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Powell Requires Private Sector’s Help To Build Digital Dollar

digital currency
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EDITOR NOTE: It began inconspicuously as an effort to improve the way money moved around the world. The Federal Reserve doesn’t have the Fintech expertise to pull this off alone. Neither does the government nor the banking system. So, the Fed sought help from private firms to digitize the dollar. As with most things political and geopolitical, there’s much more to it beneath the surface. The Fed isn’t just trying to play “catch up” with China in establishing a dominant spot in the emerging world of global digital finance, it is, along with the private corporations involved, trying to seize domestic control over the circulation of all currency. It is a critical move toward eliminating cash and forcing Americans into a 100% digital system. Eliminating the reliance on banks is a necessary step toward achieving this end. Coincidentally, April 1 is the FDIC’s official “green light” for non-bank corporations like Walmart, Facebook, and Amazon to begin issuing loans in direct competition to the banking industry. But there’s more. Apple and Google will likely play an integral role in facilitating digital transactions--but might they also be involved in collecting and surveilling your financial data (like they do with your web search behavior)? This is part of the Great Reset, and it’s literally over a week away. You can’t do much about the elimination of cash once the digital dollar gets underway. But you can do a lot to protect your money and wealth by taking it out of the monetary system and converting it to non-CUSIP gold and silver where it remains 100% private, accessible only to you, and where it can preserve your capital while achieving positive growth.

The chairman of the Federal Reserve said today that the U.S. government will have to work with private firms to improve the way money is moved around the world.

Speaking via video at a Bank for International Settlement (BIS) conference in Basel, Switzerland on March 18, Jerome Powell acknowledged that the current system of cross-border payments needs to be improved and digitalized. He said:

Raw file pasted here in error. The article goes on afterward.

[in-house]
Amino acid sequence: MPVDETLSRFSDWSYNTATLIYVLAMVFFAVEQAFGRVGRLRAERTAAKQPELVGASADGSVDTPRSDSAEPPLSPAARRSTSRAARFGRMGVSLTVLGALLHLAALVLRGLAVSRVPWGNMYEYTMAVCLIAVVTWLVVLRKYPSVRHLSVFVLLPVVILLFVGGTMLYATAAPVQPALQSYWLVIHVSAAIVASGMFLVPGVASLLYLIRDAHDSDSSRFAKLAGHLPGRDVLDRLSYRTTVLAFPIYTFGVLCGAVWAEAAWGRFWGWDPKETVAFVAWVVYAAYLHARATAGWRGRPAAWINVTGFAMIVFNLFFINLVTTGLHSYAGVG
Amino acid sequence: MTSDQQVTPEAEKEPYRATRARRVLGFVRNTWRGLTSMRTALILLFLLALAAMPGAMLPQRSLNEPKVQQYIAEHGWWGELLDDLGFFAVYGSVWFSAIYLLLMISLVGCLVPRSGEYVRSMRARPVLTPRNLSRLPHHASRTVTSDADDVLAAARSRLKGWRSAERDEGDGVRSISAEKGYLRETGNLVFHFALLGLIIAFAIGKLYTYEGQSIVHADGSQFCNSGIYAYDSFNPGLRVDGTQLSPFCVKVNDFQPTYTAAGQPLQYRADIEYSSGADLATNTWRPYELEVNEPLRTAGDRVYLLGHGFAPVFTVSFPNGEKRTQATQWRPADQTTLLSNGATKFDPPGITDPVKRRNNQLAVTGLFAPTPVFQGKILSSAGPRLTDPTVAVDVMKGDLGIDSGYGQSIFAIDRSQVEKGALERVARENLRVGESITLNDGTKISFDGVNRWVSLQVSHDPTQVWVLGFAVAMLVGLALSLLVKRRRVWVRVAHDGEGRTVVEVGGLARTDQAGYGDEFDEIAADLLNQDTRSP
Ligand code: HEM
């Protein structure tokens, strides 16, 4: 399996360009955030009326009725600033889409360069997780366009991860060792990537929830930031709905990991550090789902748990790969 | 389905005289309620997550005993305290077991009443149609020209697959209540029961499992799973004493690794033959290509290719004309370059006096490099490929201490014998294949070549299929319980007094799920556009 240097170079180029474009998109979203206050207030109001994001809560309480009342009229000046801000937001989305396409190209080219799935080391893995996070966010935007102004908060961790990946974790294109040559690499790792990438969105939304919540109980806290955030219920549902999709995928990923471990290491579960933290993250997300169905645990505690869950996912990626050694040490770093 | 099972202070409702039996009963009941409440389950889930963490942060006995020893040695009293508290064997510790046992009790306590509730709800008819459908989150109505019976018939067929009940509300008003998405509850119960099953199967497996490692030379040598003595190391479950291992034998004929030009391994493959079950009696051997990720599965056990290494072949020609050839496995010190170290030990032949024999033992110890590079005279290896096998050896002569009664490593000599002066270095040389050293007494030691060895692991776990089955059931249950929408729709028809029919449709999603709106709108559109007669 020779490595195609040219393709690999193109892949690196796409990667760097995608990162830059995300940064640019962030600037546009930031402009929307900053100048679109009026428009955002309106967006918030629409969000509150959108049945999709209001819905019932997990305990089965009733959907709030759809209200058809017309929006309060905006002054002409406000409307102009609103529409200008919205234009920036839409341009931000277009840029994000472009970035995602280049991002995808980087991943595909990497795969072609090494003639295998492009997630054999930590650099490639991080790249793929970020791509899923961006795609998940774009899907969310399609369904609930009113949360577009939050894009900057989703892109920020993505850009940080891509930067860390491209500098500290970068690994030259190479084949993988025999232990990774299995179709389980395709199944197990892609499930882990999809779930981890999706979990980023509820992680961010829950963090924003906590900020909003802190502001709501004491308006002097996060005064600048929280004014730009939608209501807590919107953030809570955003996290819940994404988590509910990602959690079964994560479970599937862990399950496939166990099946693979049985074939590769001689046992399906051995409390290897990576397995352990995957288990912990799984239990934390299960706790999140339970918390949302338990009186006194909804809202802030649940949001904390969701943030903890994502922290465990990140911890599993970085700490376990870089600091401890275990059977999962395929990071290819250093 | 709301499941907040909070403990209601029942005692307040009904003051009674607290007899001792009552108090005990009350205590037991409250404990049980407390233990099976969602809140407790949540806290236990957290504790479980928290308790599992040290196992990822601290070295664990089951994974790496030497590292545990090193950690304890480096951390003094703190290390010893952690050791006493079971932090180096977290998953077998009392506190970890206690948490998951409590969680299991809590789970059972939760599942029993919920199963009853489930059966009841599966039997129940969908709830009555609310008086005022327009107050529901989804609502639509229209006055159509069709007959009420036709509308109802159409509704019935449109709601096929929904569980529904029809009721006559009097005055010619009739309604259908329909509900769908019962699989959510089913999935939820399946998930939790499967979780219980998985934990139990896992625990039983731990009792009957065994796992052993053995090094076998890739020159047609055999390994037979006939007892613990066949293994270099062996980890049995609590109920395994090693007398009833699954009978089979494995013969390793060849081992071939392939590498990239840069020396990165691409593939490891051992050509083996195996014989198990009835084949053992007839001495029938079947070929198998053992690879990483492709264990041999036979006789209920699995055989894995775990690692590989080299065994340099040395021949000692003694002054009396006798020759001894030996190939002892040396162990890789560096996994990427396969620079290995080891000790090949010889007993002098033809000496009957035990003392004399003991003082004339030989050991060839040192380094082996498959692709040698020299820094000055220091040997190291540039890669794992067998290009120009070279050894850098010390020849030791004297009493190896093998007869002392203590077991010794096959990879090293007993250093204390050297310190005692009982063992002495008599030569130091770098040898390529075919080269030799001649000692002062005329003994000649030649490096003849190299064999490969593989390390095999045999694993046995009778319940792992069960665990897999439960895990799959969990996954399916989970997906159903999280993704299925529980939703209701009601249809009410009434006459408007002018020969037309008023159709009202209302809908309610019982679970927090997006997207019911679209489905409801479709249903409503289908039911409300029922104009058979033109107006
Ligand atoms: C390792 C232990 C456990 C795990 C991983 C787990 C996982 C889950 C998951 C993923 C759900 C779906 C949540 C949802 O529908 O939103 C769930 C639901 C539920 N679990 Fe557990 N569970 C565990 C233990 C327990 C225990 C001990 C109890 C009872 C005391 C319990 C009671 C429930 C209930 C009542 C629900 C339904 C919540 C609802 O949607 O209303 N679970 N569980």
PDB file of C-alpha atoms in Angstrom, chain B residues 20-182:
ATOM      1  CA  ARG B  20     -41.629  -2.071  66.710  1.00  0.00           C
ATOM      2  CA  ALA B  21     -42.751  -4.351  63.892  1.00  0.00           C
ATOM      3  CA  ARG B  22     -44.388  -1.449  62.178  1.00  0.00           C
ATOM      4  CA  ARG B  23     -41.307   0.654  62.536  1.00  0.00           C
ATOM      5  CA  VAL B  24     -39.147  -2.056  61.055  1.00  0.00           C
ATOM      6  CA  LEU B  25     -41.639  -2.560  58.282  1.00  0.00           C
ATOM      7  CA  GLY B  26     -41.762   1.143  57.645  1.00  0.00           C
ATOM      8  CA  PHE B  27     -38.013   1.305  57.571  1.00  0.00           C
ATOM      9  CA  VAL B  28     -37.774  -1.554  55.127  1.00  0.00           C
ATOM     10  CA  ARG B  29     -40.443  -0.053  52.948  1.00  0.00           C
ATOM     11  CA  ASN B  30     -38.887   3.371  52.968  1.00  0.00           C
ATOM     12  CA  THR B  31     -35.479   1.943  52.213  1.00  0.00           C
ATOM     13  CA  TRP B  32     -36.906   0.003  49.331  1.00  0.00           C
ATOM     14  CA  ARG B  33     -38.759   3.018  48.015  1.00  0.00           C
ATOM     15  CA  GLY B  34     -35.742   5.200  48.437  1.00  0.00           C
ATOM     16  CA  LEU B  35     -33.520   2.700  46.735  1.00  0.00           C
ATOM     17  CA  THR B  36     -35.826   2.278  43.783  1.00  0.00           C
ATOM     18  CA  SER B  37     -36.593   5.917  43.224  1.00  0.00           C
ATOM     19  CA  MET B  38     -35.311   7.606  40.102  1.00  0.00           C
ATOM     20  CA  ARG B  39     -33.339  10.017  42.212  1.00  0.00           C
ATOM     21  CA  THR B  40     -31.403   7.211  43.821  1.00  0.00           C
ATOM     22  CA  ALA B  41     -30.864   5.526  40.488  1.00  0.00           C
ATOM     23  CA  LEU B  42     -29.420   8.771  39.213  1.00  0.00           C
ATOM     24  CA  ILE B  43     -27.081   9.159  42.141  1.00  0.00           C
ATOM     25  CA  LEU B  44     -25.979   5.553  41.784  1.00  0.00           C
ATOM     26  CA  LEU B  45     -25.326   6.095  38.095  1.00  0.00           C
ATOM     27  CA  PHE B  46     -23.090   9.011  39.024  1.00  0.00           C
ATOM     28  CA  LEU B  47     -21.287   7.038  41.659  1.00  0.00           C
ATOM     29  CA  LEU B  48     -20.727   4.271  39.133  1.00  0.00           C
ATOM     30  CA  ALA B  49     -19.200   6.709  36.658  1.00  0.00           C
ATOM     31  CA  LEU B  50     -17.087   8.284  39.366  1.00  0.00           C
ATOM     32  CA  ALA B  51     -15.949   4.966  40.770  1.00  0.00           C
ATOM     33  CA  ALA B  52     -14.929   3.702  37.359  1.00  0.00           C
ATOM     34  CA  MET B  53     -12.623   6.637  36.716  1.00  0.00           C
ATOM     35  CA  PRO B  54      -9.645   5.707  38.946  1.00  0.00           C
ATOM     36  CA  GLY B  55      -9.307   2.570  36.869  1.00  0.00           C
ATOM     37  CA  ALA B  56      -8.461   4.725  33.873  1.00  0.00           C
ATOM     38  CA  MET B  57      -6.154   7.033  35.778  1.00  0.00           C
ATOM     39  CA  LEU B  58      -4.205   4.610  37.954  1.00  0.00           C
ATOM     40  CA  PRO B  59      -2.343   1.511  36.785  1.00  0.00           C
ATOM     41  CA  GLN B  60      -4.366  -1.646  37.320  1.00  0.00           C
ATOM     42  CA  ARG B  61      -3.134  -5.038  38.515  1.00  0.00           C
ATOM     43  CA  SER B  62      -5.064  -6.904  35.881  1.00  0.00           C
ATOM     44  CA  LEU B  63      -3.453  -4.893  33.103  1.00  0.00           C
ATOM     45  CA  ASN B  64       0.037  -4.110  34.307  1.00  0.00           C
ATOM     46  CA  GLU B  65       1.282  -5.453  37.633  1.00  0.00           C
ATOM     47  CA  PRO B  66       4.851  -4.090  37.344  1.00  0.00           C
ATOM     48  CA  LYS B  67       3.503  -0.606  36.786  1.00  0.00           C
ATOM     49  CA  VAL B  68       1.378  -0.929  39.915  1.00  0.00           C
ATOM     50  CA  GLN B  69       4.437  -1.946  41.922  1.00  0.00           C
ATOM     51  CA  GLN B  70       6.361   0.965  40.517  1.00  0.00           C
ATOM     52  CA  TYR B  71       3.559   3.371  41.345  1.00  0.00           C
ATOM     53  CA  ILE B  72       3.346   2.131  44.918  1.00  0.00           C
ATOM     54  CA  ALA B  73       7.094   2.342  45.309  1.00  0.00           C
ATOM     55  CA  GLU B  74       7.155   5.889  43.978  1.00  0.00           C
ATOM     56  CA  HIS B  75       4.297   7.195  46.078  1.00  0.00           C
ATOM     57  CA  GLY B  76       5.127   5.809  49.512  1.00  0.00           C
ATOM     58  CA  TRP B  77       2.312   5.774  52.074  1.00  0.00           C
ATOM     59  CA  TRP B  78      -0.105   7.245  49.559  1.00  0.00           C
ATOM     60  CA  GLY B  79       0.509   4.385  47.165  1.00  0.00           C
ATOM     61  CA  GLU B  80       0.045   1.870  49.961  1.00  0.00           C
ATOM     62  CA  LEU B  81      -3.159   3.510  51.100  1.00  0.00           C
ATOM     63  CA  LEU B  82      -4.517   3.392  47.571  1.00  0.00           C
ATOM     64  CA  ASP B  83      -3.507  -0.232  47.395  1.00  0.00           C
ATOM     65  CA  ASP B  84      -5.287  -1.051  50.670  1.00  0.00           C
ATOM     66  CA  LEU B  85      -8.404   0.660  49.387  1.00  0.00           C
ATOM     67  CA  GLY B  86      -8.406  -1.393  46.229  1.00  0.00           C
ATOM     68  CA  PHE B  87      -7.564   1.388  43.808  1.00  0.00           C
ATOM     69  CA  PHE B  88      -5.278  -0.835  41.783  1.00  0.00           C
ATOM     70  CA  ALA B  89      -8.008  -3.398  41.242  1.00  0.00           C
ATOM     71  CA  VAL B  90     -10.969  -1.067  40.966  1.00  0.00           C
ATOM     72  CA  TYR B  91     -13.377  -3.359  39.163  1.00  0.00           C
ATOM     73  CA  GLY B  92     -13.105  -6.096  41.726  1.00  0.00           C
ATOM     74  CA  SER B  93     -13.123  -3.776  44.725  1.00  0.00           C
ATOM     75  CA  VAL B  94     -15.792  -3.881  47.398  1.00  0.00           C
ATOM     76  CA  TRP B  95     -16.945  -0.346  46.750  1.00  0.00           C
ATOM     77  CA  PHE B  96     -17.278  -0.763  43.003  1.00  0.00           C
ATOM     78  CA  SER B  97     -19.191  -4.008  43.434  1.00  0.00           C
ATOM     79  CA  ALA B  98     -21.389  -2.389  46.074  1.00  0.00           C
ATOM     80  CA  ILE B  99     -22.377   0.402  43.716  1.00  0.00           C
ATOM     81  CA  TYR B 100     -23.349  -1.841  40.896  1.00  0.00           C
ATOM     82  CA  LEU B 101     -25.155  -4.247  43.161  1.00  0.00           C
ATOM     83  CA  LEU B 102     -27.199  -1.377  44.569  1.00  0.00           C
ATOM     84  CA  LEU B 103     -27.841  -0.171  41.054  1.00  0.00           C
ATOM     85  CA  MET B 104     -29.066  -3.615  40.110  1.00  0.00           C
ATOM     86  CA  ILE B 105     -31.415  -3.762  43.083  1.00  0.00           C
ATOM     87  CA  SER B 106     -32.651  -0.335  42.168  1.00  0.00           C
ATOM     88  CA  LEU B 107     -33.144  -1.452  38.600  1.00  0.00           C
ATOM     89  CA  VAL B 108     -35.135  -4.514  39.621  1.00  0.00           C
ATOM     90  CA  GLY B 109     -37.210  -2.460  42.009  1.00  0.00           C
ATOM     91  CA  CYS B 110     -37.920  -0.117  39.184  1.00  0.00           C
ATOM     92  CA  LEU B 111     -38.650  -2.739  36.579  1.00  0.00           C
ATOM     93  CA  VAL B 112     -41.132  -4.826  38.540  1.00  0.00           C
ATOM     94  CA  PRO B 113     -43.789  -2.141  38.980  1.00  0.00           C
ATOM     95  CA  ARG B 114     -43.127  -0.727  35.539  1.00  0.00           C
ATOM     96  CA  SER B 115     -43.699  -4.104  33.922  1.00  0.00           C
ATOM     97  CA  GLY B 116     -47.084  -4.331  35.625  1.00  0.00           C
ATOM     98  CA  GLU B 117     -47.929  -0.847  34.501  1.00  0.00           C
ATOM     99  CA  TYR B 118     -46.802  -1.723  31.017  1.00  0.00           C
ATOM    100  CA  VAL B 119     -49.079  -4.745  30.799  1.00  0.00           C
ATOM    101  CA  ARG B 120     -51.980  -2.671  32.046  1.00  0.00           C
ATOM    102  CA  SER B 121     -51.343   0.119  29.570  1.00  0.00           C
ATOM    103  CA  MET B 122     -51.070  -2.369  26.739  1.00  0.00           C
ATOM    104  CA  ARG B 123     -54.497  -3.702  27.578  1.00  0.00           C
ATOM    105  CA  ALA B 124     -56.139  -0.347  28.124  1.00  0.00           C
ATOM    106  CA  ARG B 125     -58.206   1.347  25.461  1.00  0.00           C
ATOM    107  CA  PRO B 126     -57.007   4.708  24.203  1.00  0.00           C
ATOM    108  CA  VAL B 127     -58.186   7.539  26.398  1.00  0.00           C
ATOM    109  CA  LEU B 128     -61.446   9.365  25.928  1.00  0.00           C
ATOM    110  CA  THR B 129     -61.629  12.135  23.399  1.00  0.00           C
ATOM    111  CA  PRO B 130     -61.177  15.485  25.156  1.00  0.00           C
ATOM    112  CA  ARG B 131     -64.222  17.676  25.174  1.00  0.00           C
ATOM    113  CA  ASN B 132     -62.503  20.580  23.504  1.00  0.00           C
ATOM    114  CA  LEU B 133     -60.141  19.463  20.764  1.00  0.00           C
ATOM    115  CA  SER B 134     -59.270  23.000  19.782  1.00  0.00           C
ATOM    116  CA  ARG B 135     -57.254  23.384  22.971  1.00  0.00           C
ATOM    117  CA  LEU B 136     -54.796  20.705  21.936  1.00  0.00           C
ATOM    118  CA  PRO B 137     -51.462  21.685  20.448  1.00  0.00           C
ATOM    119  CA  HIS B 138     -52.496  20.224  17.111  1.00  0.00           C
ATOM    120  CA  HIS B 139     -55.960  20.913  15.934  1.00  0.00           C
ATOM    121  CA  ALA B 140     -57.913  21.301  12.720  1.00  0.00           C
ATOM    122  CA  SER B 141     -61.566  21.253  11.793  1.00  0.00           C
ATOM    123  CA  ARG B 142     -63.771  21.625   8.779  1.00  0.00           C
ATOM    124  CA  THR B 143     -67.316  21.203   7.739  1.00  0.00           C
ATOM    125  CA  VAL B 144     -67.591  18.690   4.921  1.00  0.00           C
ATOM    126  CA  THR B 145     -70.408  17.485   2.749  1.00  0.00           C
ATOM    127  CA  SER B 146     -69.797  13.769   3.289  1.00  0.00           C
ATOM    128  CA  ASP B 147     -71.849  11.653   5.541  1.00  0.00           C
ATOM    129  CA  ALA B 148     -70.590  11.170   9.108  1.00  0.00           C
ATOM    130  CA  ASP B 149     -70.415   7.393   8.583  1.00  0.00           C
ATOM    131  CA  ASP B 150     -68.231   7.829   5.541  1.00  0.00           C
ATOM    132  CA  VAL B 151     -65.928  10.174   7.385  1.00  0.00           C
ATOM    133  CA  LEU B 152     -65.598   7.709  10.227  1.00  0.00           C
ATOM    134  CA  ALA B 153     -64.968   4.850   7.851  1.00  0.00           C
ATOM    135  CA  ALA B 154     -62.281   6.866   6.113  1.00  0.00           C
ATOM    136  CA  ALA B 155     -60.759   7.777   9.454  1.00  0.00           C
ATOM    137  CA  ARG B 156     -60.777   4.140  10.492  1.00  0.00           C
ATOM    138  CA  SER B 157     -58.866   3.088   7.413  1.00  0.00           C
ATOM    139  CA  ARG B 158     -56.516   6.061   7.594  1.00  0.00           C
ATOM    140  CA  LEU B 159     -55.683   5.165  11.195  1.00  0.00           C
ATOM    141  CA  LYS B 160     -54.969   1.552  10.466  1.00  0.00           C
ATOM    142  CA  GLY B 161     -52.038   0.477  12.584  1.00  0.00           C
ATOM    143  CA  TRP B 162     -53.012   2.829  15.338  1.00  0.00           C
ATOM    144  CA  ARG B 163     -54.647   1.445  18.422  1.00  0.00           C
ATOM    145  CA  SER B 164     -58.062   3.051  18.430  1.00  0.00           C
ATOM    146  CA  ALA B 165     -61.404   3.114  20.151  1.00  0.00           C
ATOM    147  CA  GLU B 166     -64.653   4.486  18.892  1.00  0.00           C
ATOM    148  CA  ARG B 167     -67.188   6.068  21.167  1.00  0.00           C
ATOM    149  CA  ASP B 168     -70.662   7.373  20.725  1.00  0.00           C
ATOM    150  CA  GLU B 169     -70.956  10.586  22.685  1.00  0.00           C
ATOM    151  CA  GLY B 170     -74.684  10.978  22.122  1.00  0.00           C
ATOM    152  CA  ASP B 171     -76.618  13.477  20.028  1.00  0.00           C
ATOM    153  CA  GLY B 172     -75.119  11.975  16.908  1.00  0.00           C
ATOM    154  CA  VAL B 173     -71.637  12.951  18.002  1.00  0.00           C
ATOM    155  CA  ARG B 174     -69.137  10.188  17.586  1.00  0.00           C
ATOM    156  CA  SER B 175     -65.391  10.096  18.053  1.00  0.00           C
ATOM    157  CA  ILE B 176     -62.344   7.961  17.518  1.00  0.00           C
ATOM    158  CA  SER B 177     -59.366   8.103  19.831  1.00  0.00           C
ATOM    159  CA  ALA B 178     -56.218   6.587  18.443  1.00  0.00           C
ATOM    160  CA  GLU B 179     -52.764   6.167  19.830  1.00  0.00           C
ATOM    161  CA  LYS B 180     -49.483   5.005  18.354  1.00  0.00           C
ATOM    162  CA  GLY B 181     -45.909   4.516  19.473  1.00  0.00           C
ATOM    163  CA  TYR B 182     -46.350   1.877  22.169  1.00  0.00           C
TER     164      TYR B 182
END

“The COVID crisis as brought into even sharper focus the need to address the limitations of our current arrangements for cross-border payments.”

It has, he said, “shined a light on the less efficient areas of our current payment system and accelerated the desire for improvement and digitalization.”

A key to fixing all of those problems will be “improving the existing system where we can, while also evaluating the potential of and the best uses for emerging technologies.”

These improvements will come, he said, not just from the public sector, but from the private sector as well. Among other things, Powell added, digitizing the financial system is key to bringing unbanked and under-banked people into the world’s financial system.

It is clear that “the private sector has the experience and expertise” necessary to create a financial system that is both easier for the public to use and better at  serving its needs.

Among the technologies the U.S. and other governments around the world need to look seriously are central bank digital currencies—like a digital dollar.

Powell noted that experiments aimed at a digital dollar are being carried out by both the Fed’s Board of Governors and The Federal Reserve Bank of Boston.

His comments come less than a month after he told the House Financial Services Committee that creating a digital dollar a “high priority project” at the Fed, promising that 2021 “is going to be the year that we engage with the public pretty actively” on the CBDC project.

That said, the U.S. is far behind other countries in creating a CBDC—most notably China, which has successfully carried out large-scale tests of a digital yuan. It now appears to be waiting more for a legal roadmap than for any technology building.

Finally, like every government official at any international conference anywhere, Powell called for unity, saying bringing currency into the digital age require countries and international bodies like the Group of Seven, the G-20, the BIS, the Financial Stability Board, among many others.

Originally posted on Modern Consensus

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